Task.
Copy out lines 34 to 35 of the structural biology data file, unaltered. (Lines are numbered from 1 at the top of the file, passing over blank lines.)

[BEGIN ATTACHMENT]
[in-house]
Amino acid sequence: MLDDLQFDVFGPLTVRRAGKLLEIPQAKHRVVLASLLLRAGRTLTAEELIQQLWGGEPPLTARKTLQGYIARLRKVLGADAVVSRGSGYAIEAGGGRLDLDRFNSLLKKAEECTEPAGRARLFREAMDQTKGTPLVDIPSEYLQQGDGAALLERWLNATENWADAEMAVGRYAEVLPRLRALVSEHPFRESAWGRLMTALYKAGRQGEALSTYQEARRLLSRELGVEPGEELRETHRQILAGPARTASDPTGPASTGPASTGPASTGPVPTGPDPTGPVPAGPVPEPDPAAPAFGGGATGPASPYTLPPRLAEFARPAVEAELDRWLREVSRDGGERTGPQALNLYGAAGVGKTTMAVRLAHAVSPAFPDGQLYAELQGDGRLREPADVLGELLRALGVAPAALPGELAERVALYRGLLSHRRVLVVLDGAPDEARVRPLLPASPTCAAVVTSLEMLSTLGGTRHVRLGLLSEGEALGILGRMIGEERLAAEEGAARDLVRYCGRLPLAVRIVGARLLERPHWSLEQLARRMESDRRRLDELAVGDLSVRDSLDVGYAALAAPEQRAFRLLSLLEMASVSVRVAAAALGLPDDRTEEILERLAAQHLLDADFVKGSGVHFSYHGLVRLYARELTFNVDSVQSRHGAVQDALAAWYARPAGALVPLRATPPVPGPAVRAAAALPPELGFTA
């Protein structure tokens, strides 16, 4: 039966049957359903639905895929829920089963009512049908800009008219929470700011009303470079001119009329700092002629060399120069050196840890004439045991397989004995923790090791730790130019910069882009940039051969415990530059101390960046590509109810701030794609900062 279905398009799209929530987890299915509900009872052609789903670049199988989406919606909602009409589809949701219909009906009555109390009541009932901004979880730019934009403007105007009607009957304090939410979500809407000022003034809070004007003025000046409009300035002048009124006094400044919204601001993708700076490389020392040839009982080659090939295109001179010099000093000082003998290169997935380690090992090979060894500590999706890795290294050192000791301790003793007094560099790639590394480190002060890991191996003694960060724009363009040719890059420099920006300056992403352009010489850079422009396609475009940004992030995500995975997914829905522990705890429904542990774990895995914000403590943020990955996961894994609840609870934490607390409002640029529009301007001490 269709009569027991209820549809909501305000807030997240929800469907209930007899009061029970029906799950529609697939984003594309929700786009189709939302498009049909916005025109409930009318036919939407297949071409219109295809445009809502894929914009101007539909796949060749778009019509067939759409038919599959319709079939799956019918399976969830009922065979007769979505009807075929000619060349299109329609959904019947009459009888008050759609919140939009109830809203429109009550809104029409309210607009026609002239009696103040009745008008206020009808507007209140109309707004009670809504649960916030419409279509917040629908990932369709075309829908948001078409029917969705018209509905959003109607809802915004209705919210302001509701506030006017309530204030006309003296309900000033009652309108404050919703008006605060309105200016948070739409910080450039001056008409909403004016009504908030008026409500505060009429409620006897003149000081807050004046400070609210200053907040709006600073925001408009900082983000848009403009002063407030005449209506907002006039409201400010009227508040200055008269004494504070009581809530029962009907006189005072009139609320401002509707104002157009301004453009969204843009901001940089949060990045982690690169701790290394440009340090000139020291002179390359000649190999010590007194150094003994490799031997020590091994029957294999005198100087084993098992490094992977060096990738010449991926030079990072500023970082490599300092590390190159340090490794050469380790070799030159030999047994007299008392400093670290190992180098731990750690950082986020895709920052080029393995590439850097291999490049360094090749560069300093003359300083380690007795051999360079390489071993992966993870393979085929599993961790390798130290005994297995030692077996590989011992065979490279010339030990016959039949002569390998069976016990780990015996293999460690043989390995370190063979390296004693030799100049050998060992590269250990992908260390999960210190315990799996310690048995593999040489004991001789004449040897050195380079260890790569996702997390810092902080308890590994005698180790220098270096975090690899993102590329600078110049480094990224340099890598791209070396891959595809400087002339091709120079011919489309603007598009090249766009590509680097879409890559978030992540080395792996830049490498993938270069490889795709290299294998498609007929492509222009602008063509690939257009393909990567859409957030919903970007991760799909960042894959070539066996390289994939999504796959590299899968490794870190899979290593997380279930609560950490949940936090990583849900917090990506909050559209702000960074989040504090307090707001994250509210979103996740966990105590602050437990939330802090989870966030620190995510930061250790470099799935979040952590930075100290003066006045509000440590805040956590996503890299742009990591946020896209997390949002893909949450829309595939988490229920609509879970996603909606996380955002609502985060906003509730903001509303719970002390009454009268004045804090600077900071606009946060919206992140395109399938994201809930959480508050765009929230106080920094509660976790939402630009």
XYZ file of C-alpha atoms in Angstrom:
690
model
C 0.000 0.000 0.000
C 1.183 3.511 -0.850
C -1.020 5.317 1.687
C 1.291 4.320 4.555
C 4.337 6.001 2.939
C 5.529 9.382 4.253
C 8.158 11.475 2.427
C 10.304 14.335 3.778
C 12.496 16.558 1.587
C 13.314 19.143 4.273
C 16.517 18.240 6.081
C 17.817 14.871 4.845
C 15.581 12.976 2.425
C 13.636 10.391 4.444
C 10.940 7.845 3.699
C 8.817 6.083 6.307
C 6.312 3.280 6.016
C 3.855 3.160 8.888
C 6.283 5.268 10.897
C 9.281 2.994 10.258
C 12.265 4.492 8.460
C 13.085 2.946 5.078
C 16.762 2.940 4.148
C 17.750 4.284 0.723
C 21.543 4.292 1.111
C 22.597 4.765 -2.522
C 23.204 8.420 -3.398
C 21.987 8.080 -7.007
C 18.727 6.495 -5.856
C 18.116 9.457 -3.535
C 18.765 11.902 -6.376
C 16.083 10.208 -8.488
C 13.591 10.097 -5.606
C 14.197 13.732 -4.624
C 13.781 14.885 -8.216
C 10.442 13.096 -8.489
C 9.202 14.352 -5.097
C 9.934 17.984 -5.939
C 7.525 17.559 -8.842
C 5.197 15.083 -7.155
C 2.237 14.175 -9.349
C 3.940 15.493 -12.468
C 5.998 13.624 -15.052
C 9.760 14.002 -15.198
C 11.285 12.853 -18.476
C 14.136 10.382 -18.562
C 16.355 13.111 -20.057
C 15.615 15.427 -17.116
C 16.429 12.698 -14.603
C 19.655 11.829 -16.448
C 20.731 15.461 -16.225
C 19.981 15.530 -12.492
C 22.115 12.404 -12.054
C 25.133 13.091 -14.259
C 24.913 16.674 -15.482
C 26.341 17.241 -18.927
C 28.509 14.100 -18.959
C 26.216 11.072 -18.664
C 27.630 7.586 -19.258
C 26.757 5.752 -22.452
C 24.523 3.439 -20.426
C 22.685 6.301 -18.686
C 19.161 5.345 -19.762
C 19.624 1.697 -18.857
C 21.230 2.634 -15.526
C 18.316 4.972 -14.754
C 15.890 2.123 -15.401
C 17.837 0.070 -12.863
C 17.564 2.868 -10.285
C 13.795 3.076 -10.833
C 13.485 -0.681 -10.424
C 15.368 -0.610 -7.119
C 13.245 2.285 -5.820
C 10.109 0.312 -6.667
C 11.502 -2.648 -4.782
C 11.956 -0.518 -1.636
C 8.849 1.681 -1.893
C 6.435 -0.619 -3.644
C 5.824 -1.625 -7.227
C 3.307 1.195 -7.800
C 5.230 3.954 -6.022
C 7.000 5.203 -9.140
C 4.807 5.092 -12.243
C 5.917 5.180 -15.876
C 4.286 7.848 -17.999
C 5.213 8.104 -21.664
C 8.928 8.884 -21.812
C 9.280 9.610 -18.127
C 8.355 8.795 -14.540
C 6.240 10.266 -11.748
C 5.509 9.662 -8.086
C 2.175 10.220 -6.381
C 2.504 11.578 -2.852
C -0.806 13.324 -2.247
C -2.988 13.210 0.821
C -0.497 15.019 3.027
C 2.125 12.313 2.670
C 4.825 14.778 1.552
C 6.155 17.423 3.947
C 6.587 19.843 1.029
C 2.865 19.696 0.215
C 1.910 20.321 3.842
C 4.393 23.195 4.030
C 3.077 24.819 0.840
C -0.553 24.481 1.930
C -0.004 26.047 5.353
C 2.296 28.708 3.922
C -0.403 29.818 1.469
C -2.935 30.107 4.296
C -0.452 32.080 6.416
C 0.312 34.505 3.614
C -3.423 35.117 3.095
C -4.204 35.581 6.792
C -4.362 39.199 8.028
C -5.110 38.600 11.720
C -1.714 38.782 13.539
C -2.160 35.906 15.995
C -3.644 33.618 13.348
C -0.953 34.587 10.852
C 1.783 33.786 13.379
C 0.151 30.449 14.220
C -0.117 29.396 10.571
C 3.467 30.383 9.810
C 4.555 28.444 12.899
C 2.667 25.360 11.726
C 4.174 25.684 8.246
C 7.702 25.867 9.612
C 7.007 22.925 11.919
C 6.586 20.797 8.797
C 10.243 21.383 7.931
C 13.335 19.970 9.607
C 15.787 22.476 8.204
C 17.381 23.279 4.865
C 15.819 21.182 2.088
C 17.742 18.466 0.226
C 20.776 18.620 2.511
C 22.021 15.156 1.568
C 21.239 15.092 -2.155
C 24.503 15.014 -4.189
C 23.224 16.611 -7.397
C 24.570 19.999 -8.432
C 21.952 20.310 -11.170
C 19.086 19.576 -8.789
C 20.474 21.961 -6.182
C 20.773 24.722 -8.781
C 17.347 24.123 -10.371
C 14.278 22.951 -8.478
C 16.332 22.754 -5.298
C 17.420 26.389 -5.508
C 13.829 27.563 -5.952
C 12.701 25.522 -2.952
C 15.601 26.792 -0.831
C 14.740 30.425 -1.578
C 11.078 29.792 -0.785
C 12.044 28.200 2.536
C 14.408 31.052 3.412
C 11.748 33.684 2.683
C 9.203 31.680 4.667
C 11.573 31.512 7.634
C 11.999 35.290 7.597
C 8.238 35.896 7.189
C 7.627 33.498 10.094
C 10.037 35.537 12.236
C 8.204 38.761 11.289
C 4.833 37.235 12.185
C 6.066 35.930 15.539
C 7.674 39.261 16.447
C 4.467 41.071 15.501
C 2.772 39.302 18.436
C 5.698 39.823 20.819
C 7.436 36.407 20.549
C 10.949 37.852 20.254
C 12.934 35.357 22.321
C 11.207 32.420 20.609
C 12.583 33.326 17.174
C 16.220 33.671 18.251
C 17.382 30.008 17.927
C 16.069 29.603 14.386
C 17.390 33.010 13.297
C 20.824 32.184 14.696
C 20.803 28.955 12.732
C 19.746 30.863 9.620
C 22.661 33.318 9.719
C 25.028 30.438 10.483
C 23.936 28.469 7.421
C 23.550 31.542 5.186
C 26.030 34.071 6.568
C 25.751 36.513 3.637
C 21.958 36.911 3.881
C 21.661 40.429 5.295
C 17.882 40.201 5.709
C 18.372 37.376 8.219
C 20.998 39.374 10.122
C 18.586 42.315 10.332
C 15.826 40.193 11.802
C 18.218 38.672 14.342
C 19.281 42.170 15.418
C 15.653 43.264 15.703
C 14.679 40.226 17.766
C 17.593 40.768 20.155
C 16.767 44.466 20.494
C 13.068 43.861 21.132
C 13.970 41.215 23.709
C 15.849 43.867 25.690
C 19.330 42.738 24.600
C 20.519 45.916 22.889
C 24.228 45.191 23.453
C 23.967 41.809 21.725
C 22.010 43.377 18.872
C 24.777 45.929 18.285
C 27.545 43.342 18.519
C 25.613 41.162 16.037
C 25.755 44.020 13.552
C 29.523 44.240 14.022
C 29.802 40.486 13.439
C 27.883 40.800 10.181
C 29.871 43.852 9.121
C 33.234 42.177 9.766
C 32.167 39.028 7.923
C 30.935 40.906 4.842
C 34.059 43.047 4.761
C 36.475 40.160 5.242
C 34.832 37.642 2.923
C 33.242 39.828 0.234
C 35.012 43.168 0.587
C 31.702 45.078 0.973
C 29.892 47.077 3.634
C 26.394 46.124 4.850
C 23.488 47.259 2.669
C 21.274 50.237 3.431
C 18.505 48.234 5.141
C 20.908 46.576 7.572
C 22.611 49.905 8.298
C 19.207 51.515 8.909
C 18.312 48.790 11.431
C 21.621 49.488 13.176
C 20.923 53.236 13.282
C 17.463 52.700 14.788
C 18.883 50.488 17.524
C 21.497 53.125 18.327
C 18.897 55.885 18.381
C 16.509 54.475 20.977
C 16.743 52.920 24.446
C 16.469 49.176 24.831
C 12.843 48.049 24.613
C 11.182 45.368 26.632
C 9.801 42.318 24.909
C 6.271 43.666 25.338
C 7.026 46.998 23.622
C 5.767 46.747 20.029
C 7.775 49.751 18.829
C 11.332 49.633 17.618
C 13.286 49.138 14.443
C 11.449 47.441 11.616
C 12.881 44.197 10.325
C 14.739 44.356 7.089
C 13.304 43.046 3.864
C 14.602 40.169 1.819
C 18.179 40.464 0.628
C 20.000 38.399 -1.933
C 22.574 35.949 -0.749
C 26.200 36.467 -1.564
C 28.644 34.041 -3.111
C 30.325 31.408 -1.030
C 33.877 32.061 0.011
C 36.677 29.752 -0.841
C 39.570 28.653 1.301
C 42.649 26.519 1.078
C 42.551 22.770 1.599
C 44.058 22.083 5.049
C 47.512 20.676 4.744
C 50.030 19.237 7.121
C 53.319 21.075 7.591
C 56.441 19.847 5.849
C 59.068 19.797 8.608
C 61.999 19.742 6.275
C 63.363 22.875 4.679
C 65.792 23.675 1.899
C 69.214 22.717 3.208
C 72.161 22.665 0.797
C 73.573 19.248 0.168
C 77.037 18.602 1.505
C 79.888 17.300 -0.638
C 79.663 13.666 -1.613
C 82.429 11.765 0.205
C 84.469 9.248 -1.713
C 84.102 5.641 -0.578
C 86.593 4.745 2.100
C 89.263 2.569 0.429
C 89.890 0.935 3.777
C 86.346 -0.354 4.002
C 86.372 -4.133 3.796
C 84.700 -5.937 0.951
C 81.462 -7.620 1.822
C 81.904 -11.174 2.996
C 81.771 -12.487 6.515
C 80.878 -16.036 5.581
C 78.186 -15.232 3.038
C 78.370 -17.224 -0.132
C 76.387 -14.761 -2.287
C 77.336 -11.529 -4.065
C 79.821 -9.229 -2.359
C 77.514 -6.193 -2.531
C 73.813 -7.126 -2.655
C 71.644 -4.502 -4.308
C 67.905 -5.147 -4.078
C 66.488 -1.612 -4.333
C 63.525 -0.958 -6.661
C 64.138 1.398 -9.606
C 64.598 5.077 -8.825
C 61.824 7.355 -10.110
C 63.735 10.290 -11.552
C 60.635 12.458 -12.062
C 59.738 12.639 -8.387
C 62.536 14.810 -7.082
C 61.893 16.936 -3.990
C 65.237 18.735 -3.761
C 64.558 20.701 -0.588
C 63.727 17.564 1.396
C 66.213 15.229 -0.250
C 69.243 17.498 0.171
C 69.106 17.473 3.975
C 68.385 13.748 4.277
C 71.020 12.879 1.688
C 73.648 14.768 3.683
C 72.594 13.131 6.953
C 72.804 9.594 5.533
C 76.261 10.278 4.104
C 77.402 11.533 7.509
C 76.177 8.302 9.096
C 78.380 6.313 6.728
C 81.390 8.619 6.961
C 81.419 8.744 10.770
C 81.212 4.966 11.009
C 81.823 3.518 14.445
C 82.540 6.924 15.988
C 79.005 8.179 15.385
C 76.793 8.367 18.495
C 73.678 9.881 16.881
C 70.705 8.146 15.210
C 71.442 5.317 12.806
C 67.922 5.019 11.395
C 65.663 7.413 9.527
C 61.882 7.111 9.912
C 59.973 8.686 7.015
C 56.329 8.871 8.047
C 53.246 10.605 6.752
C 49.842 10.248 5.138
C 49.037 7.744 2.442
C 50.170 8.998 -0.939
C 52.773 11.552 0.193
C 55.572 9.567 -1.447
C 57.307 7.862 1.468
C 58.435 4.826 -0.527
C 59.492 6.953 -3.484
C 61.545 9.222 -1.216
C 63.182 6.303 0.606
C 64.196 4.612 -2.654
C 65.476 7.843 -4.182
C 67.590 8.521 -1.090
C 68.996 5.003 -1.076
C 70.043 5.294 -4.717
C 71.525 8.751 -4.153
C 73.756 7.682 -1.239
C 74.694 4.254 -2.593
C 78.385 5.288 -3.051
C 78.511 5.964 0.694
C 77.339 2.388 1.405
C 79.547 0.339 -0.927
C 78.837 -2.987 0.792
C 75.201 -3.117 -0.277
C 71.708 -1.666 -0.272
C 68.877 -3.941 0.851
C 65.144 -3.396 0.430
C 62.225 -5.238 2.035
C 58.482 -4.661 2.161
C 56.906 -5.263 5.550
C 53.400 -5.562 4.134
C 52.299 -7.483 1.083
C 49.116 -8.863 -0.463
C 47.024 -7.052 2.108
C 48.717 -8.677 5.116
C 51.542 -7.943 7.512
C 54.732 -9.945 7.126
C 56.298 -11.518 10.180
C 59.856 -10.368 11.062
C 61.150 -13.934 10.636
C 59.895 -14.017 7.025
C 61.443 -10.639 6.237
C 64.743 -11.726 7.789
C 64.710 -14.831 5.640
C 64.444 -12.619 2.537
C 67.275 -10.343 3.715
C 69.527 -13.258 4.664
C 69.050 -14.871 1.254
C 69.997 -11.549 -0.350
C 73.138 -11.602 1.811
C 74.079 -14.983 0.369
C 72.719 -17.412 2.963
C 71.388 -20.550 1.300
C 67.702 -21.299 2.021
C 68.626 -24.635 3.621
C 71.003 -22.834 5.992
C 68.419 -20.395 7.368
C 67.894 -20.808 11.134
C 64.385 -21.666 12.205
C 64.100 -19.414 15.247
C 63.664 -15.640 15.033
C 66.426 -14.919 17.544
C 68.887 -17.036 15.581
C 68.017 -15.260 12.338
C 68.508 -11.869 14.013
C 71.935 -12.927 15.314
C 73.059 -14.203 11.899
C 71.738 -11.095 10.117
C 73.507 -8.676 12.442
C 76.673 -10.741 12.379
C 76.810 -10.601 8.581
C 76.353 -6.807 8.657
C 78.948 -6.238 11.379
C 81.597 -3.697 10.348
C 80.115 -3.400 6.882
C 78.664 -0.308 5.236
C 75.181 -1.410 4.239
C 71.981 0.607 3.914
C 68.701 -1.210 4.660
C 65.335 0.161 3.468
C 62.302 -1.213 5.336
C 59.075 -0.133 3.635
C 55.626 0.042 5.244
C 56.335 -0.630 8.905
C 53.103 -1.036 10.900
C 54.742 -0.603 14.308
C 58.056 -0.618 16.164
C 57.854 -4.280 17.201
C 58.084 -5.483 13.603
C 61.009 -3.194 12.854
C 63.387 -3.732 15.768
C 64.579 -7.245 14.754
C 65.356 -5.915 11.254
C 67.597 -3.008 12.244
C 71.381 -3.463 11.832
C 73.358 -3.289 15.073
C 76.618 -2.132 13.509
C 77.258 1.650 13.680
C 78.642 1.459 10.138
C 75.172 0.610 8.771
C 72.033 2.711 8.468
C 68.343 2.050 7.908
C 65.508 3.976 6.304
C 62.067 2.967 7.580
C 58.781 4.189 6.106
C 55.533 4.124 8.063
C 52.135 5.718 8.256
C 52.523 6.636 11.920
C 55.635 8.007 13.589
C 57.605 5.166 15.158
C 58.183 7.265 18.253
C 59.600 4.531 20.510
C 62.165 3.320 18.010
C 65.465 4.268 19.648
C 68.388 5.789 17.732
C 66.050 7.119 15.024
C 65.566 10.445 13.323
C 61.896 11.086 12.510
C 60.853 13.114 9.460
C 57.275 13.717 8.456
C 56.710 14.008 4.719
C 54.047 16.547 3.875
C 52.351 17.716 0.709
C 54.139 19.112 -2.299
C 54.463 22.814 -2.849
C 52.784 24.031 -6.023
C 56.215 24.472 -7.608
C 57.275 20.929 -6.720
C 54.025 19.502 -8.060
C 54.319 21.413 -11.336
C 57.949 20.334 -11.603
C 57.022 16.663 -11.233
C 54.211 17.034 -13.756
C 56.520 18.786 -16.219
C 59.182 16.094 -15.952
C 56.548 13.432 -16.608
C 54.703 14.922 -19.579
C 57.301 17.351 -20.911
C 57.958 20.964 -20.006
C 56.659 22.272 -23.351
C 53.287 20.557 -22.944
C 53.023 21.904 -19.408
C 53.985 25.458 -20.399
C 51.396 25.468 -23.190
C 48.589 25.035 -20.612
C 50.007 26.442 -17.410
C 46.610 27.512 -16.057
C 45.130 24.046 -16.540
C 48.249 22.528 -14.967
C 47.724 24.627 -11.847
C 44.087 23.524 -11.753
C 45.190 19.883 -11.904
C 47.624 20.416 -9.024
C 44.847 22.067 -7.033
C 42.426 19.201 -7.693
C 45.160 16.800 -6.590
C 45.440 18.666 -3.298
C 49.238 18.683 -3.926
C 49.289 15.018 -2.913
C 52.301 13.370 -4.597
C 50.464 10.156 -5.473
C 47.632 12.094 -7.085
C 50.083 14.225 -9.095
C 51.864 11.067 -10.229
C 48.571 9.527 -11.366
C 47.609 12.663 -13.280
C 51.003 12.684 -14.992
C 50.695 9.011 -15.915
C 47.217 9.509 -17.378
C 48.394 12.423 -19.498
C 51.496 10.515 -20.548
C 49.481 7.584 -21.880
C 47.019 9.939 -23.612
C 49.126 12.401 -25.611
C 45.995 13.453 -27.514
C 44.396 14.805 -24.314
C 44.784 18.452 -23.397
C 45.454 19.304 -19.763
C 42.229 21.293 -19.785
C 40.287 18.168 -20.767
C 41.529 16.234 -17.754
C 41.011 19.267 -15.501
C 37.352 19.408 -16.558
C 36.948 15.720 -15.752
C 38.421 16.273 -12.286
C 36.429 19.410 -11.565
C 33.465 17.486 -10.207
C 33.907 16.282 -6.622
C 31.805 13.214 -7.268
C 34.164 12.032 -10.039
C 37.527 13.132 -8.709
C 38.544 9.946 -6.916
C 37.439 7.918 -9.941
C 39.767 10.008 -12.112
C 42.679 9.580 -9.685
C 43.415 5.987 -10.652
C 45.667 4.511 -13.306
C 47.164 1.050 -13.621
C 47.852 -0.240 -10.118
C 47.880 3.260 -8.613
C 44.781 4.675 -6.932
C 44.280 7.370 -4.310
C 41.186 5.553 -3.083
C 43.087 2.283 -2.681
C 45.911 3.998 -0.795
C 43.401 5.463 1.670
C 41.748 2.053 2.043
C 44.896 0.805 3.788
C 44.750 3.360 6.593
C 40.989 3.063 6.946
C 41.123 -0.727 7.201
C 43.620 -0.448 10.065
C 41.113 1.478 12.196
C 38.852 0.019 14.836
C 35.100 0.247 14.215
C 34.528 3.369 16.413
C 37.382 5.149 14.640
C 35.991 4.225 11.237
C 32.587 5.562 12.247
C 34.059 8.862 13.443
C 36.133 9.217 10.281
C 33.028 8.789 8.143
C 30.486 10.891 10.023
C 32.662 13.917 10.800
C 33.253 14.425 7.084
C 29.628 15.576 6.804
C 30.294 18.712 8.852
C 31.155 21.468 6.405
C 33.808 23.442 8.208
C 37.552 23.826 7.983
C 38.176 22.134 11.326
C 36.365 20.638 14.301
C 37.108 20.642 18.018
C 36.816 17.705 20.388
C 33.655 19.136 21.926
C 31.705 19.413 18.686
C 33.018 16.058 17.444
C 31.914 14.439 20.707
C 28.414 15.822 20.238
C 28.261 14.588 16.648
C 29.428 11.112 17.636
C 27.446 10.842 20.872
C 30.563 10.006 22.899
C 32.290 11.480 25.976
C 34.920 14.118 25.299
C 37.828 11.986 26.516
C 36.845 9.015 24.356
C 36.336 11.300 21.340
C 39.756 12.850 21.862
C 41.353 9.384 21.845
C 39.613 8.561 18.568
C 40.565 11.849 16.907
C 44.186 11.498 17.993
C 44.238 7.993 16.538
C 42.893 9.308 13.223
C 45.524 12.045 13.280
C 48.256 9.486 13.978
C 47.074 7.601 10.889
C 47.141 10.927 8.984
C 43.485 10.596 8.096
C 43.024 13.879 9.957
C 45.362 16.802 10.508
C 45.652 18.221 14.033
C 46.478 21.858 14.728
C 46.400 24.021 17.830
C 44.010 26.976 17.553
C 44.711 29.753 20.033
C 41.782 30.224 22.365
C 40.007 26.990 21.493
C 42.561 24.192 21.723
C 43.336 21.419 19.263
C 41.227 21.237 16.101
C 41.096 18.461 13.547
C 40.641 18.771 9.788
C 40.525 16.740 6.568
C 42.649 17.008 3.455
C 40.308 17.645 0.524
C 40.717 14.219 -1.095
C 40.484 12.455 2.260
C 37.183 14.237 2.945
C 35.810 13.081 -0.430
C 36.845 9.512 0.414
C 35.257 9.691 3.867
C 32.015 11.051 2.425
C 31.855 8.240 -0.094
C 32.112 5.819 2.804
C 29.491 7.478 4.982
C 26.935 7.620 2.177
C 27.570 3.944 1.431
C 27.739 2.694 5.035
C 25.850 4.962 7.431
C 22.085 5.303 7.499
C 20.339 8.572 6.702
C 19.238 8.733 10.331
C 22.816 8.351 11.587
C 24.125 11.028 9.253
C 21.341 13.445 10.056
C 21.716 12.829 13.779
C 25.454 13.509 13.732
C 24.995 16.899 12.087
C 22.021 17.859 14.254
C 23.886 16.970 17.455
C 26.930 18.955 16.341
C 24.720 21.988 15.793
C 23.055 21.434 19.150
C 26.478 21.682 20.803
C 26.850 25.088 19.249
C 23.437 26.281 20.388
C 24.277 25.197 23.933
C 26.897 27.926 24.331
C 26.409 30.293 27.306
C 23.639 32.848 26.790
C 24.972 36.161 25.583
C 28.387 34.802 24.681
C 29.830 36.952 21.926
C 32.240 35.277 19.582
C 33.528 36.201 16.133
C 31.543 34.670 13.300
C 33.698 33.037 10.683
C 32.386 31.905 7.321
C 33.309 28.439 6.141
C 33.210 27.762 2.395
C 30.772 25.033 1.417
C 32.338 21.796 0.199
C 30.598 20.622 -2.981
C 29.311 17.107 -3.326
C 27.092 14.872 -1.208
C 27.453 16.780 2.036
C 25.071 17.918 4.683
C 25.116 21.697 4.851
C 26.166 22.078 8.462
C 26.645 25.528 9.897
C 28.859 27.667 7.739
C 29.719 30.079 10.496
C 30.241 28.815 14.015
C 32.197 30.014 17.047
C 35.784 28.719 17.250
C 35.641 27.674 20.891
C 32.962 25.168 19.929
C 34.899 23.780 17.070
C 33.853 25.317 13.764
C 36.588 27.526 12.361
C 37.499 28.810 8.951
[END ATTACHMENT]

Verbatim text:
C 21.987 8.080 -7.007
C 18.727 6.495 -5.856